Because when our natural urges get in the way, this may cause us to lose perspective – and make all sorts of decisions that could prove detrimental to our investments. Not least our over-arching financial goal.

As Covid continues to frustrate and perplex the investment world, you may be eager to do anything you think might help your investments. Like invest in a different fund or move away from markets completely. Especially if other investors seem to be doing the same thing.

But the reality is that once the current climate starts to become clearer, you could miss out on valuable opportunities. In fact, many of the best stock market periods have tended to follow some of the worst days. Although past performance isn’t a guide to future returns.

Let’s take the 2008 credit crunch, for example.

At the heart of the crisis, market uncertainty escalated - the FTSE 100 suffered it's worst year on record - dropping 31% in value over 2008.

Yet in 2009, the same index recorded a gain of 22% – its best annual performance since 1997. And continued to rise over the years that followed. In short, those who stayed invested in a UK FTSE based fund would have benefited much more than those who'd jumped ship at the bottom of the market.

The best course of action for these individuals was to do nothing and allow the investment to recover.

Stay composed – and focus on the bigger picture

Keep calm and carry on.

Yes, this well-known phrase is a perfect example of how to react when markets fall.

A good thing to do is remove any emotion you’re feeling. Ignore the short-term noise – and stay focused on your over-arching, long-term investment goal. The reason why you invested in the first place.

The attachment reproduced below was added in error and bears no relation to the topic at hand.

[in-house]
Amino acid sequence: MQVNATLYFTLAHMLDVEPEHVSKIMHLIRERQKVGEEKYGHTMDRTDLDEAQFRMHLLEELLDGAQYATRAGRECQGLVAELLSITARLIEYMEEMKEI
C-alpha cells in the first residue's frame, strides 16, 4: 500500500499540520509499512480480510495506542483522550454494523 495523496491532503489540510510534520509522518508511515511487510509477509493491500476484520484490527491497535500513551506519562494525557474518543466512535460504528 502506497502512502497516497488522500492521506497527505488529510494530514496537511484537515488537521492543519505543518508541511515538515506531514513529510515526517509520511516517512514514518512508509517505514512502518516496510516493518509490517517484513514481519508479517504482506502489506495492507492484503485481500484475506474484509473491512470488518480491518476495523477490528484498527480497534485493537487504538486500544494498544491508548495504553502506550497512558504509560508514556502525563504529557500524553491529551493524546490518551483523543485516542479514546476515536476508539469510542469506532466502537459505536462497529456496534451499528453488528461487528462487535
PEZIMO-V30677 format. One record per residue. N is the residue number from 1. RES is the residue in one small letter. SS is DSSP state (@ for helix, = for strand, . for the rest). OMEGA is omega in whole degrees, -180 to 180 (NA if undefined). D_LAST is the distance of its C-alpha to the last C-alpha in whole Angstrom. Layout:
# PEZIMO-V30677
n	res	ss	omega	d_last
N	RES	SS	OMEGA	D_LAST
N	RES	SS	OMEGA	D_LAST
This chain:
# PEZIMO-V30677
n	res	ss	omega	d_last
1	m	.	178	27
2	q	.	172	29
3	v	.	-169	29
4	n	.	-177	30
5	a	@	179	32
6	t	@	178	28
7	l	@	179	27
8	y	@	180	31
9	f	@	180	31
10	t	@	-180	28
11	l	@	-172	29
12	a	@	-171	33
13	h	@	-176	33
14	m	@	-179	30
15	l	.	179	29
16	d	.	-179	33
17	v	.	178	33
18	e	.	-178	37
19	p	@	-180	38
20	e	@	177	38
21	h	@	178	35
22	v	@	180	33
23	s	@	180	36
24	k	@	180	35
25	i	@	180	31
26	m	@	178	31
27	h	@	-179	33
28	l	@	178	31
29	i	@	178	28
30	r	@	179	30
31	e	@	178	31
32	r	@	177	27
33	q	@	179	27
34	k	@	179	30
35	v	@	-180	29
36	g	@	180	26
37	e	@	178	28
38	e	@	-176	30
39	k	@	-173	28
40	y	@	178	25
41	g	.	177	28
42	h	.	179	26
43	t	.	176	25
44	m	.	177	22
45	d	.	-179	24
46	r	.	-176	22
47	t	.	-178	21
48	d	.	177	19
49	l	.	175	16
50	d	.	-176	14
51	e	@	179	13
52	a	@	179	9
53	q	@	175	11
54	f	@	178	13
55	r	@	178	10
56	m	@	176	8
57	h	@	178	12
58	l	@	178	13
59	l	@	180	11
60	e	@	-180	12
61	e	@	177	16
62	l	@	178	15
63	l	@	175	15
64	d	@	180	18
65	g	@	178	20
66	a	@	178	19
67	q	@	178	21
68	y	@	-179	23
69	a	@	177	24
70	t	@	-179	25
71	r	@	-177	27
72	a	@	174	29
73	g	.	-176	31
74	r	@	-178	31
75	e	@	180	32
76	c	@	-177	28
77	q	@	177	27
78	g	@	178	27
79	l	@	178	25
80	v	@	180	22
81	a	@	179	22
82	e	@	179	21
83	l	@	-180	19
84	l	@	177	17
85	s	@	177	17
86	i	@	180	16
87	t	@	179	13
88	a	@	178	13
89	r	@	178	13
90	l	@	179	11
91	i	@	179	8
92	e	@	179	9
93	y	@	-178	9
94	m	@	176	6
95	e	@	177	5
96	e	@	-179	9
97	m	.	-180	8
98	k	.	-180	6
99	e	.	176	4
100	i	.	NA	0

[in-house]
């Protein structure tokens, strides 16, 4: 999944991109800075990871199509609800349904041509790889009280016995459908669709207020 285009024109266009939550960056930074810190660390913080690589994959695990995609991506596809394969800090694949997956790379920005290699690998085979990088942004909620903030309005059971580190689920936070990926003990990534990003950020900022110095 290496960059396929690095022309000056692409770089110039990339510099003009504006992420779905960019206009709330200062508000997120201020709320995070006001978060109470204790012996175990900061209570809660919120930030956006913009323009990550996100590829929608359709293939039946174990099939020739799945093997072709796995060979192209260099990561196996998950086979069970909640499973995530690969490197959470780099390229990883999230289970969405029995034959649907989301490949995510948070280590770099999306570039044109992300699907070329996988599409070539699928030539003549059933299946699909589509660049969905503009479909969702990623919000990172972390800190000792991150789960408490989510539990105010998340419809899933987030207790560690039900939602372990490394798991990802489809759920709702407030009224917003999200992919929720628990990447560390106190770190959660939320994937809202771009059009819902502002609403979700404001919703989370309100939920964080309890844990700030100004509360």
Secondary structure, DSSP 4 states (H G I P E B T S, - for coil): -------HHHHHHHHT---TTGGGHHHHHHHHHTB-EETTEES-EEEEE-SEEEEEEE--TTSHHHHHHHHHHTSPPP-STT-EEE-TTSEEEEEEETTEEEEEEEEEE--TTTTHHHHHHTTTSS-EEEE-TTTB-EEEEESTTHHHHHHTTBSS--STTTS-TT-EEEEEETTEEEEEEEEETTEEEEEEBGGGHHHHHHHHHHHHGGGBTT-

Sticking to your investment plan is key.

It’s best to refrain from making any rash changes, and if you’re thinking of doing so, always speak to your financial adviser first.

As challenging as things might seem at times, remember – this is all part and parcel of the investment journey. Covid may be an unusual, never-experienced-before situation. But the market fluctuations and ambiguity it brings – well, that’s nothing new.

Ask yourself this

What matters the most? The returns you see today – or the returns you’ll see in five years’ time?

Investing is a long-term process. It’s all about commitment and riding the wave of ups and downs. And generally, the longer you stay invested, the better.

While we can’t predict the future, history has shown that market uncertainty always exists – and investments have the ability to recover over time.

Whatever impact Omicron might have on our lives, and on markets, over the coming months, it’s unlikely to be as significant as the initial onset of the pandemic proved in 2020. As always, we will be closely monitoring how markets react to these events, and continue to update you in future Skipton Insights and in your quarterly reports.

Kieran Ellis, Skipton’s Technical Research Specialist

Economic and market conditions experienced in the past may not be repeated in the future. The opinions and analysis provided are for information only and do not constitute financial advice.